Wrong rant. I am a lot more disappointed that we rely on Indian and European satellites for accurate ocean wind vectors, and we are waiting on a Japanese satellite to regain high-resolution observation of polar ice and snowpack. The US is really falling behind in weather and earth observation platforms, and we need proponents in the media like Norcross to help lobby the pols and rally the public to the cause.

If Norcross wants to post about some other topic--like weather satellites--he has plenty of time to do it.
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Quoting trHUrrIXC5MMX:




ummmm,,,



Only to Die off in the Atlantic.... Well I will say 2 out of the 4 will die off.... and out of those two 1 will be a Major Hurricane and the other will go out to sea as a possible cat1.... Just Saying :o)

Taco :o)
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Just a post to say that you should never take any tropical system for granted. Look at what we have experienced here in Louisiana. We will be dealing with the effects of hurricane Isaac for months. Everybody gets hung up on wind speeds, but with Isaac, it's size and surge along with several days of flooding rains has turned southeastern Louisiana into a mess. Thankfully, we have the LSU Tigers, UL Rajin Cajuns, and the Saints playing football now to take it all off our minds at least on the weekends!!!!!
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1057. sar2401
Quoting waterskiman:

Obama missed the chair.

Romney..... been there done that


Sorry, but these politicians should stay out of active disaster areas. Every time we had one of these goofballs show up, all work had to stop for a day while the Secret Service investigated us and threw out all the real workers. They add nothing to solving the problem, and actually make things work. Sign some declarations somewhere, even hold up a giant check for a photo op, but stay out of my declared disaster area.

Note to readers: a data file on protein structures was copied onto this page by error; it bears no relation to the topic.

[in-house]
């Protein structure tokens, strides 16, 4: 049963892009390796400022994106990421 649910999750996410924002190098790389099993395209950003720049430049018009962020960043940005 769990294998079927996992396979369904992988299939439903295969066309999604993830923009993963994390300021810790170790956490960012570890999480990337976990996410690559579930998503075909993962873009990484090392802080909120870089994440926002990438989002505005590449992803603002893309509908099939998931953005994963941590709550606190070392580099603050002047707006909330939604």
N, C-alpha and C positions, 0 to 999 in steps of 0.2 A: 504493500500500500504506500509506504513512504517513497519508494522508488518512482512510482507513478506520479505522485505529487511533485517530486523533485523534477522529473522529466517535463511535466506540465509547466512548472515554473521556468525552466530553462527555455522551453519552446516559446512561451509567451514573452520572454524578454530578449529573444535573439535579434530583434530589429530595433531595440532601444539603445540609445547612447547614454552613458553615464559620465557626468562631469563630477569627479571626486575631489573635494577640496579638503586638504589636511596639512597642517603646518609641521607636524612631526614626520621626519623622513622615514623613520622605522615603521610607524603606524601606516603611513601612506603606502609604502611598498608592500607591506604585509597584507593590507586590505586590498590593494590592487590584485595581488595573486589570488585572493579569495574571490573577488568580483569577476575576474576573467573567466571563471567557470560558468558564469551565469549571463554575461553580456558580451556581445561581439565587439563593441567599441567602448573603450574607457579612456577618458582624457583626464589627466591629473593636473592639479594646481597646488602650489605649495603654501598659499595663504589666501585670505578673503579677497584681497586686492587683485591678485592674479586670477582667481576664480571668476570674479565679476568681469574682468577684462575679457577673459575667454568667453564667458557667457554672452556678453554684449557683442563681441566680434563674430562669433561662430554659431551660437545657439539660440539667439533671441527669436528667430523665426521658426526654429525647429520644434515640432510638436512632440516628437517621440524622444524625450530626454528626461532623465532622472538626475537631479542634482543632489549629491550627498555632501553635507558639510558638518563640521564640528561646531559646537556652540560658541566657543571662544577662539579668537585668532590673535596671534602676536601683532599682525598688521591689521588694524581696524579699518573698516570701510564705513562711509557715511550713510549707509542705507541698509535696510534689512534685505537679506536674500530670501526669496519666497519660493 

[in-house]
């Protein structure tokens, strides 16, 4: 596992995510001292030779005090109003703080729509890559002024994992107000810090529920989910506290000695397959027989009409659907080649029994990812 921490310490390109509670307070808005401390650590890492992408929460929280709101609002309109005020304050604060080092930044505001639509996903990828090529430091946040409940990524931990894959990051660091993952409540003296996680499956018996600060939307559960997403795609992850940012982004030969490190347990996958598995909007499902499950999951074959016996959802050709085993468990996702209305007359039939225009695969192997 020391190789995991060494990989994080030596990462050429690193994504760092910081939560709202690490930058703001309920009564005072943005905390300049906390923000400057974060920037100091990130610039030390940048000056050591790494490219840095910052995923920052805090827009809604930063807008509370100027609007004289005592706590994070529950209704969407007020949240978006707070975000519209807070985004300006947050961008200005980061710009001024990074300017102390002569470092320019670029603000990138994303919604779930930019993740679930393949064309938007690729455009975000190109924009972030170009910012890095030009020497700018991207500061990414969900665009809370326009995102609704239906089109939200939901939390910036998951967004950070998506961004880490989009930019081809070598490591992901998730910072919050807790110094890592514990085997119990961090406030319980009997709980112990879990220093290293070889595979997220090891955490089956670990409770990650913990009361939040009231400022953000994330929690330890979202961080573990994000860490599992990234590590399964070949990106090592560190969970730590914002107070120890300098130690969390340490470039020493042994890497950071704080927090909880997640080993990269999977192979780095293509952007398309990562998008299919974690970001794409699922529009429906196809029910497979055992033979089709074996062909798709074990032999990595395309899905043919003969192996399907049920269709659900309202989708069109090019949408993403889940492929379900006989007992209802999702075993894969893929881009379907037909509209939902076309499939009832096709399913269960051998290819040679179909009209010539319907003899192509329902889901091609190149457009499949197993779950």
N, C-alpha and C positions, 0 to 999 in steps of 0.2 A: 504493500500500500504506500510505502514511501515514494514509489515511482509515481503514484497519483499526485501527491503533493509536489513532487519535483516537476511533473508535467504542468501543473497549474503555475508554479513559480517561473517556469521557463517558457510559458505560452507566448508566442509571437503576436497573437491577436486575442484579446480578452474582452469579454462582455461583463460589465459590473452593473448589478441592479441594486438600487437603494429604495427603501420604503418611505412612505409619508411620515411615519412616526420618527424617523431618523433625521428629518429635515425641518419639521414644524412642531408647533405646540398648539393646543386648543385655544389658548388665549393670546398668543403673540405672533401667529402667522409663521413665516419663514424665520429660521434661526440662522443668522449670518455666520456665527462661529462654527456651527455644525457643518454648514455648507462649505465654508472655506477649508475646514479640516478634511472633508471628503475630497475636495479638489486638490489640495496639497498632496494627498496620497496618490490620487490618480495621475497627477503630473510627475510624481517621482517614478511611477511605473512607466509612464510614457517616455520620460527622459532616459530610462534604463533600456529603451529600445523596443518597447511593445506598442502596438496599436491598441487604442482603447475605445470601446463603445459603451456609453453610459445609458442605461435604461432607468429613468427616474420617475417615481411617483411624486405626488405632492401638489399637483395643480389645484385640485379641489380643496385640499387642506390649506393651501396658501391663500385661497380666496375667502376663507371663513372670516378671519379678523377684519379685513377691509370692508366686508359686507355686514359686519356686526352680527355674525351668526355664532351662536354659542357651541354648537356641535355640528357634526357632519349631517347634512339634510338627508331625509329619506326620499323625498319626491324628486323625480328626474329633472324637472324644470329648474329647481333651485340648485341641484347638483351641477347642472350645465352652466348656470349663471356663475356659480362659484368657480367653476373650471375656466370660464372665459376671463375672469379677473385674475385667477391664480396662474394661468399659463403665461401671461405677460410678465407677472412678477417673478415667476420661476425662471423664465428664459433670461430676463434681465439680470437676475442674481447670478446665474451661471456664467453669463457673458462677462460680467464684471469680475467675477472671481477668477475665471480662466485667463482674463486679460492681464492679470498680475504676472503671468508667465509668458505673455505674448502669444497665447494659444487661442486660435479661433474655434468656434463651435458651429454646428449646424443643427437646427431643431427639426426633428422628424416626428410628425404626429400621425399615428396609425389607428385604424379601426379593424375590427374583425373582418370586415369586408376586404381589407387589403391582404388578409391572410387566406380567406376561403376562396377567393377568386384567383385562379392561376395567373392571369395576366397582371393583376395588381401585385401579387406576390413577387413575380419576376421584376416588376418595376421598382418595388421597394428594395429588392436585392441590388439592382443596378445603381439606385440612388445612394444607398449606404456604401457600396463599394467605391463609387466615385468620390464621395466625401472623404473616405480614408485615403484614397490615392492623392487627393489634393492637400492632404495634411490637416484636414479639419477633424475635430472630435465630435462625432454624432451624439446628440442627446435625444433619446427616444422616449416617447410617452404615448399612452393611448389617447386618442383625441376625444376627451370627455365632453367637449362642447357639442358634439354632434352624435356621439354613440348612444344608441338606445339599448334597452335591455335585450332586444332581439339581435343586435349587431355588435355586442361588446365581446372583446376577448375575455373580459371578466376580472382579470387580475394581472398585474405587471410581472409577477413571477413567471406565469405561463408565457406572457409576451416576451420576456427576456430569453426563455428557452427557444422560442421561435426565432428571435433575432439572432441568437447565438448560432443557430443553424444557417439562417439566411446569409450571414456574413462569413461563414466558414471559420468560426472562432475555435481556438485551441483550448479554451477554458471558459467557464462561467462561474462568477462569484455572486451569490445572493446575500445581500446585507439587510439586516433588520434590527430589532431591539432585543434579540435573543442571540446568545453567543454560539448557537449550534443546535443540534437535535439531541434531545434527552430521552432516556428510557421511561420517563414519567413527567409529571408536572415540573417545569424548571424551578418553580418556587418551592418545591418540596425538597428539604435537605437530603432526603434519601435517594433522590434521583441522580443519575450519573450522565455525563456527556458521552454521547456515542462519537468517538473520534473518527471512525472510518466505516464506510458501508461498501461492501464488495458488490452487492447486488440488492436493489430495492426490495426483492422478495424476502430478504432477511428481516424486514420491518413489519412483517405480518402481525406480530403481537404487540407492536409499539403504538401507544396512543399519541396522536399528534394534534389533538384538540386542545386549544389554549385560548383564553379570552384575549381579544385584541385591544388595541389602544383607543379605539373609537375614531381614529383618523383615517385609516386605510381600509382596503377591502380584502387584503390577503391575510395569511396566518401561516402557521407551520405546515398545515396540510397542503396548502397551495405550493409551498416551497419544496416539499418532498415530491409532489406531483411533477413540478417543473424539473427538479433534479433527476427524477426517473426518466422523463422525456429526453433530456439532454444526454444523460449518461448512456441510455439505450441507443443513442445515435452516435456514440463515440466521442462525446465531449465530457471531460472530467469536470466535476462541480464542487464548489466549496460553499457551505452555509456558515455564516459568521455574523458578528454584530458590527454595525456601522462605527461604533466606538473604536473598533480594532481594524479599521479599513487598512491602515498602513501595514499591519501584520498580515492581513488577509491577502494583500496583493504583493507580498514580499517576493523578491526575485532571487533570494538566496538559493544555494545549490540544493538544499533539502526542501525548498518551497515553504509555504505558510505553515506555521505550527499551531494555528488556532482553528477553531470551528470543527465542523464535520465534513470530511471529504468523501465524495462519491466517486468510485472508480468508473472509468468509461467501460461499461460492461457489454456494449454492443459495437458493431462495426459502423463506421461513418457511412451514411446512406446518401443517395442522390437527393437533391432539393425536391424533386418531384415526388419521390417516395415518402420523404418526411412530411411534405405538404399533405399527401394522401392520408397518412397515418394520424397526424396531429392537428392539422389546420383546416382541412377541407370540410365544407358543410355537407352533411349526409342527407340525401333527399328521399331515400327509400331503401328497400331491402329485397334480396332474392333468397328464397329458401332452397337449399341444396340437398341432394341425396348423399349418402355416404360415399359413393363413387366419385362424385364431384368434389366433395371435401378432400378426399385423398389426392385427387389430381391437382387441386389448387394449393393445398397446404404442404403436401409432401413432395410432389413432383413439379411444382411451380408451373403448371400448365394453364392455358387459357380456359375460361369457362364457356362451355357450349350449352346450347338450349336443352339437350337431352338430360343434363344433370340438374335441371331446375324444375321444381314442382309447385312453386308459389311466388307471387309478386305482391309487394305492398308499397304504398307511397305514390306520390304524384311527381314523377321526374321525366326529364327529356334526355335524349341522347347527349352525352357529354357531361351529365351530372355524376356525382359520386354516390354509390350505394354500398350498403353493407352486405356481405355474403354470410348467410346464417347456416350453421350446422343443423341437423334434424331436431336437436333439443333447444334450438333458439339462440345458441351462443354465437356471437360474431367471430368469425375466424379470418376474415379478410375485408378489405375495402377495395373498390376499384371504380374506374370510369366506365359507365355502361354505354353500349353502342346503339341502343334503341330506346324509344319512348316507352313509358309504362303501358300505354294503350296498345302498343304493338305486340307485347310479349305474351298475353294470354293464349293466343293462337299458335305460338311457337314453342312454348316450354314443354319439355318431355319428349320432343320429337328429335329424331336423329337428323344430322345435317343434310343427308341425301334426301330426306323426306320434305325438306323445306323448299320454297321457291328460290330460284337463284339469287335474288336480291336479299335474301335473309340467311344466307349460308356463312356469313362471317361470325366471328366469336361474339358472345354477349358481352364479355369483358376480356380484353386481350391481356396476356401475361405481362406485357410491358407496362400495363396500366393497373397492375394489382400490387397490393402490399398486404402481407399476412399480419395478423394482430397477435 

Member Since: October 2, 2004 Posts: 0 Comments: 16207
1056. guygee
Quoting bappit:

Norcross: "Everybody's a meteorologist today, they look at the models, slice and dice the uncertainty, and the message from the National Hurricane Center gets mangled beyond recognition."

Also: "And... the media has to man up. All of it. Everybody. Hurricane Warnings, storm-surge forecasts, the ability of large circulations to move a lot of water, the entire discussion has to be had over and over in a situation like this. No quick hits, no hitting high points, and no trivializing chatter about the models."
Wrong rant. I am a lot more disappointed that we rely on Indian and European satellites for accurate ocean wind vectors, and we are waiting on a Japanese satellite to regain high-resolution observation of polar ice and snowpack. The US is really falling behind in weather and earth observation platforms, and we need proponents in the media like Norcross to help lobby the pols and rally the public to the cause.
Member Since: September 16, 2005 Posts: 0 Comments: 3171
Quoting Funication:
Where they all going?




ummmm,,,


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Quoting JLPR2:


Very weak steering, in fact, it seems a high pressure is building to the NW of Leslie.
I believe you are correct.

Every night she goes out on the town for a little fun, works up a sweat, then heads home alone.

Perhaps she's looking for someone to spend the night with, besides that ULL.



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1053. sar2401
Quoting seafarer459:

Political correctness in the digital age. Probably thinks your a lousy speller too.


The strange part is that wasn't censored in the quote of that post. I guess the PC algorithm didn't take that into account. :)